When filing for a Florida divorce, the petitioner (the spouse initiating the divorce proceedings) must indicate in the divorce petition the reason for wanting to end their marriage. However, in Florida, you cannot blame something like adultery, desertion, or cruelty for a divorce. This is because Florida is a no-fault divorce state. Each state in the U.S. allows some version of no-fault divorce. However, only 17 states are “true” no-fault divorce states because they do not allow divorcing couples to file for divorce on fault grounds. Florida is one of these states. In Florida, you can only choose one of the legal grounds for divorce recognized under state law.
What are the Legally Recognized Grounds for Divorce in Florida?
According to Florida Statute 61.052, there are only two legally acceptable grounds for divorce in Florida. They are;
- Marriage is irretrievably broken
- Mental incompetence
Marriage is Irretrievably Broken
Most people in Florida file their divorce cases on the grounds that the marriage is irretrievably broken. This is because it is usually easier to prove that a marriage is irretrievably broken. When a marriage is irretrievably broken, it means there are irreconcilable differences between you and your spouse, and the marriage cannot be saved. It means that you and your spouse have tried to work things out, but you were unable to make the marriage work. When a marriage is irretrievably broken, it means that the issues between you and your spouse will continue for as long as the two of you remain married.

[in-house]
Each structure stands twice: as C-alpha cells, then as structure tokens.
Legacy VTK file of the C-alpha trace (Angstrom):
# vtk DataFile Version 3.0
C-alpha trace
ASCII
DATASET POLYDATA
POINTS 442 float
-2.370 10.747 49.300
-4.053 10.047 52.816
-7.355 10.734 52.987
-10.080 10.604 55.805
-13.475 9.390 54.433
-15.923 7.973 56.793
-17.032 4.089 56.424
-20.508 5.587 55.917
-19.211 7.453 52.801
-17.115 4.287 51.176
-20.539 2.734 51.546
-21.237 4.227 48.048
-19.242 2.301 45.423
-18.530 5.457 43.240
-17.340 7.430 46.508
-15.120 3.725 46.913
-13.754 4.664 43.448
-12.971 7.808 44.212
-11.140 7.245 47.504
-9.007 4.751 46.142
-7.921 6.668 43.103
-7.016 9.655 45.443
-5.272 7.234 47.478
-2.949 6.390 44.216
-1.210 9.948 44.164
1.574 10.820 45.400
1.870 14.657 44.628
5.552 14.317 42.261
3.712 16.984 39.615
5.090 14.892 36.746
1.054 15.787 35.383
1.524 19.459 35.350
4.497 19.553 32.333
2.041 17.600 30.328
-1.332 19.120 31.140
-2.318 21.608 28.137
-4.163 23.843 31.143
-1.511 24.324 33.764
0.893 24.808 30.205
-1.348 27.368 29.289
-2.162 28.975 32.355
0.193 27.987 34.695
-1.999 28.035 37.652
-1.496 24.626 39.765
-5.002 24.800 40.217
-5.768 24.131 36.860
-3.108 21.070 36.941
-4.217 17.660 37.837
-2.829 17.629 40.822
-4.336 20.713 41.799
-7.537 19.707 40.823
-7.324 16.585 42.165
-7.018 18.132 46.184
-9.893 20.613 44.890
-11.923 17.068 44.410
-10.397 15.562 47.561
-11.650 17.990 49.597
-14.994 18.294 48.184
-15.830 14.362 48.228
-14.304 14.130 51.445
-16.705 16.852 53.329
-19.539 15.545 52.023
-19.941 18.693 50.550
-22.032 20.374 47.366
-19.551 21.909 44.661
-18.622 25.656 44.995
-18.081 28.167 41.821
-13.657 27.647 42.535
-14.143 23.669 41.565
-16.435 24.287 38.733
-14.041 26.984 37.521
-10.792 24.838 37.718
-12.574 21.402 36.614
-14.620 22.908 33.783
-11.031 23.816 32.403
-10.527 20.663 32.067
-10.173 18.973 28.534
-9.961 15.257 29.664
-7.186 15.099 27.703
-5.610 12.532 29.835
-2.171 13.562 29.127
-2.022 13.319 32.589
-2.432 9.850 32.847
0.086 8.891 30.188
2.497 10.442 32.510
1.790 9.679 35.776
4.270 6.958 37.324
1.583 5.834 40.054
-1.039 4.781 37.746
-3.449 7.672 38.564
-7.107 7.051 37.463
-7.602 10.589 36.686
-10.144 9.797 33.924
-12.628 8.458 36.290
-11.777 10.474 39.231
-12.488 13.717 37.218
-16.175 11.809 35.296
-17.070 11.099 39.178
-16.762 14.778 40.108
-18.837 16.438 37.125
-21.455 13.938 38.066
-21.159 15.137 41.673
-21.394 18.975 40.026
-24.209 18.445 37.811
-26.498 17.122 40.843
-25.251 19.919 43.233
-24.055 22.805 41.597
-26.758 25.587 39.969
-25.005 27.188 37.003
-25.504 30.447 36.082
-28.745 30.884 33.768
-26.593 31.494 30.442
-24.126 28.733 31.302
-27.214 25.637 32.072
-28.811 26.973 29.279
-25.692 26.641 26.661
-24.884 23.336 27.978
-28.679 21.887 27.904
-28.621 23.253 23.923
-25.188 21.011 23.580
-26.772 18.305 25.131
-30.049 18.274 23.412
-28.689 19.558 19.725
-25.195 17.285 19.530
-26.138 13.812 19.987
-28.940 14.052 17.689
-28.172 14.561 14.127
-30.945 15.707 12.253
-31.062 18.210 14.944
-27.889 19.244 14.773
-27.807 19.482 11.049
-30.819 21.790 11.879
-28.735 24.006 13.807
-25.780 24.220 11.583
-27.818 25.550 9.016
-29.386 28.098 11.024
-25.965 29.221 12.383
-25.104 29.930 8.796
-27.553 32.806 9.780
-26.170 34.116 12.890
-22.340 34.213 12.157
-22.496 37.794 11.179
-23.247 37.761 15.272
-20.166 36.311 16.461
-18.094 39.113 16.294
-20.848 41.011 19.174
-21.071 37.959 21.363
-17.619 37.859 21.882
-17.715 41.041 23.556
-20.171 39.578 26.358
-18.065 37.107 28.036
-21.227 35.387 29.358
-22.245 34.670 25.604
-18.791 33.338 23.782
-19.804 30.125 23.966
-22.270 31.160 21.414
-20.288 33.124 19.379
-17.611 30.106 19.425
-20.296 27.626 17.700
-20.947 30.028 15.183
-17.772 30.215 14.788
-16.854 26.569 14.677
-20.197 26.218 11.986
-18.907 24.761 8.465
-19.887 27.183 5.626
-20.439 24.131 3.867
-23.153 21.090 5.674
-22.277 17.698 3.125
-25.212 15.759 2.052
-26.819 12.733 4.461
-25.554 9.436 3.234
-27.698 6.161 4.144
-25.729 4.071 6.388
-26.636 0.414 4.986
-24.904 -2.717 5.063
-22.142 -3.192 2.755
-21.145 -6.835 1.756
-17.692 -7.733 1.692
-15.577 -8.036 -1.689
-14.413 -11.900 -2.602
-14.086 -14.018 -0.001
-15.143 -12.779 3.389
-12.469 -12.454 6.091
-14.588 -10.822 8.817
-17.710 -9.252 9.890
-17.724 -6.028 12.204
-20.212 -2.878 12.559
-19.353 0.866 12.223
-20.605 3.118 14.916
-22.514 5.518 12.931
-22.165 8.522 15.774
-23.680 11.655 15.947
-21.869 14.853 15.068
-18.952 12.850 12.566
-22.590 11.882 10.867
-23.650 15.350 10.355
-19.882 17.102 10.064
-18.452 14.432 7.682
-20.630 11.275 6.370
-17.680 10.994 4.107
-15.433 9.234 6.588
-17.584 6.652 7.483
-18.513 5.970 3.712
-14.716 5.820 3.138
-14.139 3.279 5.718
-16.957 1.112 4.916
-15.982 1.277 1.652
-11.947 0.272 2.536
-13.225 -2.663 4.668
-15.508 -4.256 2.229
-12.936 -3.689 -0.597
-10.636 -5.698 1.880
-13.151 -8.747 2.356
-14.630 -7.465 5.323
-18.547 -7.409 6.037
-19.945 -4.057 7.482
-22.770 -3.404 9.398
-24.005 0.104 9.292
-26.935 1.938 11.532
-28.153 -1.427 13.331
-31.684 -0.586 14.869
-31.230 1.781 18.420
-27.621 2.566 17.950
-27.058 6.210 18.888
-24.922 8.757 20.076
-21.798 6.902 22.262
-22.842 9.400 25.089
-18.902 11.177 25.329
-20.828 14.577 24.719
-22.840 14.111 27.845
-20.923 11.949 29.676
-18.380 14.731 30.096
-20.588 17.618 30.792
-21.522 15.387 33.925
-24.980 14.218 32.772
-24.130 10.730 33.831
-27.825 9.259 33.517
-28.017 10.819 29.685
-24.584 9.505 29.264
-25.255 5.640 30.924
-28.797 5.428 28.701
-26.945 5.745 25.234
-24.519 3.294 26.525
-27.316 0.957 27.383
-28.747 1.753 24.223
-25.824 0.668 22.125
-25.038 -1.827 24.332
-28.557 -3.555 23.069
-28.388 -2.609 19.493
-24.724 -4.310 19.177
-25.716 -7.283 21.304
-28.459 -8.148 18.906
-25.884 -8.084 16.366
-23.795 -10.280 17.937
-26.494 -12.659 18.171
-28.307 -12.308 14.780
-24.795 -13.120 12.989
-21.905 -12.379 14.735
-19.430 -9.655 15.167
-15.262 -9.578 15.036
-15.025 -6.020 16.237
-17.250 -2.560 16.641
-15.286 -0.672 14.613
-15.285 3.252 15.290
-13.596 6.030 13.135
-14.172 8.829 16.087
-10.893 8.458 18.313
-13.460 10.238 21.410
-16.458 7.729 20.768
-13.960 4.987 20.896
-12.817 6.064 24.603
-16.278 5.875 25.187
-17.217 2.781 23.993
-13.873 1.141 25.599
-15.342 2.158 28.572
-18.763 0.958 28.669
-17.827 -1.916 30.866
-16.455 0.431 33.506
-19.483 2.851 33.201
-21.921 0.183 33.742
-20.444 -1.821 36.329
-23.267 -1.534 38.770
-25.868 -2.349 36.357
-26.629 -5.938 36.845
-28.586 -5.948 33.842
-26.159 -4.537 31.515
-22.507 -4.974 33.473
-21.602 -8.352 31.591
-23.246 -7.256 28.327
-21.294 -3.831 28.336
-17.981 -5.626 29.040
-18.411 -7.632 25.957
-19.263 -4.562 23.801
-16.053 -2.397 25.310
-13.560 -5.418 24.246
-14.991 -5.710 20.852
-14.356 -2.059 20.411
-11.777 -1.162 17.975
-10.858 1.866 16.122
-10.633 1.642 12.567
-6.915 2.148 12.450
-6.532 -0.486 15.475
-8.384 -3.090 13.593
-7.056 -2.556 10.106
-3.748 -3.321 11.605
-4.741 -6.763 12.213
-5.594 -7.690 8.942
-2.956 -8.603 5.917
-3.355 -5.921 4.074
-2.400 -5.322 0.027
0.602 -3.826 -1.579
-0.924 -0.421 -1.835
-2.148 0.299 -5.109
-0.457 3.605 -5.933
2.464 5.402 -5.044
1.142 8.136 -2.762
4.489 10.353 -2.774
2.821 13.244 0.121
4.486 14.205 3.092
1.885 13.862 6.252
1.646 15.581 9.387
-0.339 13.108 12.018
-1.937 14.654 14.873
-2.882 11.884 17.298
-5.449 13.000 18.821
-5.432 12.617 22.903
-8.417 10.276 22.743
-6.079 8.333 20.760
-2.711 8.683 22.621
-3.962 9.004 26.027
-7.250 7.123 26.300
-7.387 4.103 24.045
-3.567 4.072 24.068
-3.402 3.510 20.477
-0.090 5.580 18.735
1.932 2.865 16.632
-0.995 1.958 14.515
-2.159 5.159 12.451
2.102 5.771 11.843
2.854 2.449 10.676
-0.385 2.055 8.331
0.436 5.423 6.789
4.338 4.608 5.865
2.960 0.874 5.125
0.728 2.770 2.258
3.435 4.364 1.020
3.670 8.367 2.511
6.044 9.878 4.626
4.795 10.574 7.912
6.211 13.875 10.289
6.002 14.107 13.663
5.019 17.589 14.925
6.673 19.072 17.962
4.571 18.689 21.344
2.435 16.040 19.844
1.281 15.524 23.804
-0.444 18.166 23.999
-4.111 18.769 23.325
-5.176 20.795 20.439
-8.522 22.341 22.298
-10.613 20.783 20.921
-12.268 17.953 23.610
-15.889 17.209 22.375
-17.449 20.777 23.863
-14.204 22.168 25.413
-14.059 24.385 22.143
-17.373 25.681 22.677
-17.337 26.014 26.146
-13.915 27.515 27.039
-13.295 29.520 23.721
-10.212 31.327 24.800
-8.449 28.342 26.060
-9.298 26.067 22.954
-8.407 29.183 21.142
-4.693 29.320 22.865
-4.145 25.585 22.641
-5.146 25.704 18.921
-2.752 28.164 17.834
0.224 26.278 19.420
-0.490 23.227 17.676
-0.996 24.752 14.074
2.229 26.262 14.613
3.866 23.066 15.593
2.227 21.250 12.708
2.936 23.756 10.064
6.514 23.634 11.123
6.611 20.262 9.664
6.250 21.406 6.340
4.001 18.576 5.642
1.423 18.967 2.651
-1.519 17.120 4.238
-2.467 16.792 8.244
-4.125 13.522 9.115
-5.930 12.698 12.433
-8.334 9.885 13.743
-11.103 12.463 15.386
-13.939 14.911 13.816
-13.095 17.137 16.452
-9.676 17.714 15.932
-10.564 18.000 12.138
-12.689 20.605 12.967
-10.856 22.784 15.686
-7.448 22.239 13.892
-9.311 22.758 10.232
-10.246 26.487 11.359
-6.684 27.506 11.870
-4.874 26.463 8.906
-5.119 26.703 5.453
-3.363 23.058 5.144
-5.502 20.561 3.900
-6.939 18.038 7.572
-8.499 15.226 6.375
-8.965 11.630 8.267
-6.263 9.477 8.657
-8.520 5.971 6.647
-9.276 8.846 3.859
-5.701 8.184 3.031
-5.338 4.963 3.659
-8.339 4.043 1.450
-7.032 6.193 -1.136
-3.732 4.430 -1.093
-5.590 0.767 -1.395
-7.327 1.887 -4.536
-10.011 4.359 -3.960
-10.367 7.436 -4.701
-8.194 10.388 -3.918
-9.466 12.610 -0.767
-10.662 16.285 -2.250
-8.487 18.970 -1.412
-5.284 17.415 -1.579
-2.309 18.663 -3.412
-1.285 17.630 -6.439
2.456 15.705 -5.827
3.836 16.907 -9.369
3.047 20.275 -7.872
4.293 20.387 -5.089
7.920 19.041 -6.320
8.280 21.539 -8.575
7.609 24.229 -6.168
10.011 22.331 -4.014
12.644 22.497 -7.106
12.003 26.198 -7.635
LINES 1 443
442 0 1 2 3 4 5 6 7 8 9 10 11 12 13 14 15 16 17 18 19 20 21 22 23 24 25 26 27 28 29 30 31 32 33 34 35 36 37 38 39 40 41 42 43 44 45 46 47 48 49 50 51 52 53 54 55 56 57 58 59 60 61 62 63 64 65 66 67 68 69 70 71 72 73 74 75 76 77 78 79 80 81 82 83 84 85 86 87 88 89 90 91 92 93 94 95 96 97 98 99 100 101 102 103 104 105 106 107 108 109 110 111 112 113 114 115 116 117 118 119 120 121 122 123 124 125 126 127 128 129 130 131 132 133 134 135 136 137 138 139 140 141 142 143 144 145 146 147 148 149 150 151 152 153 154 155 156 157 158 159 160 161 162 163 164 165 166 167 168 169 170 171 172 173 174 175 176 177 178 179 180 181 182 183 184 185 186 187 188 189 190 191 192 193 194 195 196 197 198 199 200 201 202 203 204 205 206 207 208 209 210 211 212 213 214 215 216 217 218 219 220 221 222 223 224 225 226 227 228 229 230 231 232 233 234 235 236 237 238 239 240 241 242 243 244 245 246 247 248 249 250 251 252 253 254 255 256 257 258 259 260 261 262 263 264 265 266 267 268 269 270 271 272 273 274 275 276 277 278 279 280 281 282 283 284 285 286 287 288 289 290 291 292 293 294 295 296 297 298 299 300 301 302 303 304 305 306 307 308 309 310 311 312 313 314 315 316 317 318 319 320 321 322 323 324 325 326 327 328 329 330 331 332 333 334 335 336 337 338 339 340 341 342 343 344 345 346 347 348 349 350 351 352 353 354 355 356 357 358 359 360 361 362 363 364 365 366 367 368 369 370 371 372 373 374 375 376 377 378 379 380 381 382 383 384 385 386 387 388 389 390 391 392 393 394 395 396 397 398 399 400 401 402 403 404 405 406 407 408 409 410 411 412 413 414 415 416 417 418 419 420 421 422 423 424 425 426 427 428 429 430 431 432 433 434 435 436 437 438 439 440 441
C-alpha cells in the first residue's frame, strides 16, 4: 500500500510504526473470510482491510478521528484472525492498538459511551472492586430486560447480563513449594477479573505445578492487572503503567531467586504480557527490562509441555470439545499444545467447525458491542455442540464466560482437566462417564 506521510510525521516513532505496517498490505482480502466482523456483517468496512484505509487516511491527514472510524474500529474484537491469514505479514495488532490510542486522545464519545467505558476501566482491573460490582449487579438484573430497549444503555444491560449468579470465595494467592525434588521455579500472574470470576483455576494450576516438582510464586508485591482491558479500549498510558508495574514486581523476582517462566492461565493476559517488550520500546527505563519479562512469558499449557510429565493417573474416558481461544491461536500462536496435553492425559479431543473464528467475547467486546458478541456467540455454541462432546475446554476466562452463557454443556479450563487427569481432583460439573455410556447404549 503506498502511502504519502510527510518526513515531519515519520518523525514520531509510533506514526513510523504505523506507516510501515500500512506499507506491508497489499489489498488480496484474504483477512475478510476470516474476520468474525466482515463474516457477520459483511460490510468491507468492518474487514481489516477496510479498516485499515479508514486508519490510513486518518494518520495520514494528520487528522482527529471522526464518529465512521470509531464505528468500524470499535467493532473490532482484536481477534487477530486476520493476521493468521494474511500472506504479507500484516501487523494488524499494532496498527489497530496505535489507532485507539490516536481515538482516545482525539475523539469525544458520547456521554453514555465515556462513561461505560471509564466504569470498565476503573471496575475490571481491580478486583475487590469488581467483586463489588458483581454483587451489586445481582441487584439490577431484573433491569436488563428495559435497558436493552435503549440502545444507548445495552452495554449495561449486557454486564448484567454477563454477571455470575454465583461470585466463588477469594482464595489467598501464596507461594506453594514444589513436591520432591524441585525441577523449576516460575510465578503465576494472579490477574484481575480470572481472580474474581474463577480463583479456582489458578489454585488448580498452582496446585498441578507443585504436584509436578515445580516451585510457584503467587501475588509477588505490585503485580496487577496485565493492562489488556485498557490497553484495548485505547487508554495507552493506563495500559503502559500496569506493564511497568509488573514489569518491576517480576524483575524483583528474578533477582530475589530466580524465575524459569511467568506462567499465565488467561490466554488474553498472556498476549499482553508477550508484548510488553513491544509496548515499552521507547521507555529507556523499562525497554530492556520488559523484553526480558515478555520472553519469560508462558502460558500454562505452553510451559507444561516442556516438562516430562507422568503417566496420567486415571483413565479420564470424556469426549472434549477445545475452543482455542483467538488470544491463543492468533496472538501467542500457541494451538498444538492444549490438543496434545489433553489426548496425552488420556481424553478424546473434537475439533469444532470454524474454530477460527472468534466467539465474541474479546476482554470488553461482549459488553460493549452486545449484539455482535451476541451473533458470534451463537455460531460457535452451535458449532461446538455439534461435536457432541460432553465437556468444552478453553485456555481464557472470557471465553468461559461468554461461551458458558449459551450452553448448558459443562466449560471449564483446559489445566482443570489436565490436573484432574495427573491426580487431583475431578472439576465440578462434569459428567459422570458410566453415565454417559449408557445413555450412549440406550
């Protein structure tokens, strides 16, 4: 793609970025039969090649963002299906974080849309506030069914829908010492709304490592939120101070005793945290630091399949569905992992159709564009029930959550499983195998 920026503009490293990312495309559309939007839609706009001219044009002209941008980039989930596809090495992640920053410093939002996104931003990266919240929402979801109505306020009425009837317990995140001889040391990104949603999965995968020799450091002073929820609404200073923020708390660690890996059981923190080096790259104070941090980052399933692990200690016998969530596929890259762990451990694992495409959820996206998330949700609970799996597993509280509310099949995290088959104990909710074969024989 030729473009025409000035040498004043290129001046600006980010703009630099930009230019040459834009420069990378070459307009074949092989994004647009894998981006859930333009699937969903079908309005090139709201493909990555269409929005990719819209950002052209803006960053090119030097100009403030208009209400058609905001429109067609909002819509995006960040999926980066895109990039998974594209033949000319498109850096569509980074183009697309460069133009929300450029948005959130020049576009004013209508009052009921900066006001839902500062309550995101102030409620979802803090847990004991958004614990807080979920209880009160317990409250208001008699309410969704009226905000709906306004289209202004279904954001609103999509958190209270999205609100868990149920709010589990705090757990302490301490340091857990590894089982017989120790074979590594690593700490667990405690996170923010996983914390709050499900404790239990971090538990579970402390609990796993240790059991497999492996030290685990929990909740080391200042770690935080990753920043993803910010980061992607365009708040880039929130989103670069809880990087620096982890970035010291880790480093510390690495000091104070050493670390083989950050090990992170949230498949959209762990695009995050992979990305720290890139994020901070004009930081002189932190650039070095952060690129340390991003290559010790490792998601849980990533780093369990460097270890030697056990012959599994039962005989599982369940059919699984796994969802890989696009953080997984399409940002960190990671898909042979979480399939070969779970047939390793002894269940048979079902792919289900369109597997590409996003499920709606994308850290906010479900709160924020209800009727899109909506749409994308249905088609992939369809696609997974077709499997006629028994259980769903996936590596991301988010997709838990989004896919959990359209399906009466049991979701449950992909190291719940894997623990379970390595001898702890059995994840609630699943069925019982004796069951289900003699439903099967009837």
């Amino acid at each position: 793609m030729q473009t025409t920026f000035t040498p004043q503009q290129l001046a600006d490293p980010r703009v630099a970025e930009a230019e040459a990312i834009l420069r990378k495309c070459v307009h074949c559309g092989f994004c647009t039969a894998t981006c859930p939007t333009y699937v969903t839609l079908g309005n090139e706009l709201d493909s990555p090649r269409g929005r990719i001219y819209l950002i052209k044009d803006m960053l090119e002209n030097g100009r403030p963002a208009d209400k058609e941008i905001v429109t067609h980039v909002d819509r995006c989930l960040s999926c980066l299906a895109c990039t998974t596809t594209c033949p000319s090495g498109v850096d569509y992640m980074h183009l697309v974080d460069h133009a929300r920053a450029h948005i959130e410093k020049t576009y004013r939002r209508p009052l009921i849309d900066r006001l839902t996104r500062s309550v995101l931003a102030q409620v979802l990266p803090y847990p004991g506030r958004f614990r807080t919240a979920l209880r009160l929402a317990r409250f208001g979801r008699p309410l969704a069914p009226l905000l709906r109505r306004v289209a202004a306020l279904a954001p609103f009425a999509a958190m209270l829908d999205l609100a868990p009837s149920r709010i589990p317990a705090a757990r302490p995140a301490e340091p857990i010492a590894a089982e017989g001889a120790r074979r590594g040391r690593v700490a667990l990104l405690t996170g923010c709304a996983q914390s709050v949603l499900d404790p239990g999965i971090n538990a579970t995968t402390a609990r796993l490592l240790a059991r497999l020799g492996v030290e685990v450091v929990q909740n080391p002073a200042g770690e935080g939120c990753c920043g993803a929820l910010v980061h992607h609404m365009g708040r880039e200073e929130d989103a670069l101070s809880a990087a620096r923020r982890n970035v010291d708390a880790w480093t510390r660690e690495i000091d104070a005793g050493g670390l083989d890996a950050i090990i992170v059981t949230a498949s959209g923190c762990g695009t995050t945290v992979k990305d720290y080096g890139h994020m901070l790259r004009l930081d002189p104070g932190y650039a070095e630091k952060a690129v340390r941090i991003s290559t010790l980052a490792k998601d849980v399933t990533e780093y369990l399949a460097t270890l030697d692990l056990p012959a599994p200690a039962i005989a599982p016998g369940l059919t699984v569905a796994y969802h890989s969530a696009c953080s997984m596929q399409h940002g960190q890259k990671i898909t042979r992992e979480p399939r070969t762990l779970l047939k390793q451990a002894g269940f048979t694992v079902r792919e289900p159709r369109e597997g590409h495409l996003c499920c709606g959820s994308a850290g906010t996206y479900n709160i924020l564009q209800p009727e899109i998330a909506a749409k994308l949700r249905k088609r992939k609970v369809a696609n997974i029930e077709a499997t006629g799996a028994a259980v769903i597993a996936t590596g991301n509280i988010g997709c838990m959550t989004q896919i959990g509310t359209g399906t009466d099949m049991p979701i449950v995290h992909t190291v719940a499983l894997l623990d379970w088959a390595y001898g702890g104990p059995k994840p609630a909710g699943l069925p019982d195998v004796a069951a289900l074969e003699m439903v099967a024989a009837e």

According to Florida law, the court can grant a divorce if one of the parties is mentally incapacitated. This second legal ground for divorce is more challenging to establish. The law states that, for a divorce to be granted on the grounds that one of the parties is mentally incapacitated, the following requirements must be met;
- The spouse alleged to be incapacitated should have been classified as incapacitated at least three years before the filing of the divorce petition.
- The petitioner sent the notice of proceedings to their mentally incapacitated spouse’s nearest blood relative or guardian
While mental incapacitation is rarely used as a grounds for divorce, it is available for use if the circumstances justify the use.
While it is advisable that you retain the services of a divorce attorney regardless of the grounds for your divorce, it is especially important that you retain an attorney if you are considering filing your divorce on the grounds of mental incompetence.
In Florida, in addition to alleging one of the grounds for divorce discussed above, you must also indicate in your divorce petition that either you or your spouse meets the residency requirement for divorce. According to Florida Statute 61.021, for a couple to get divorced in Florida, one of the spouses must have been a Florida resident for at least six months before the filing of the divorce petition.
Residency constitutes being physically present in Florida. Vacationing in Florida does not constitute residency. It also needs to be shown that you or your spouse intended to become a permanent resident of Florida. Things that can help prove residency include a Florida ID card, a Florida driver’s license, a Florida voter’s registration card, and testimony or an affidavit from a third party.
Contact Us for Legal Help
If you are considering filing for divorce in Florida, contact the qualified divorce attorneys at Tampa Bay Legal Center, P.A., at (813) 341-3333 to get legal guidance.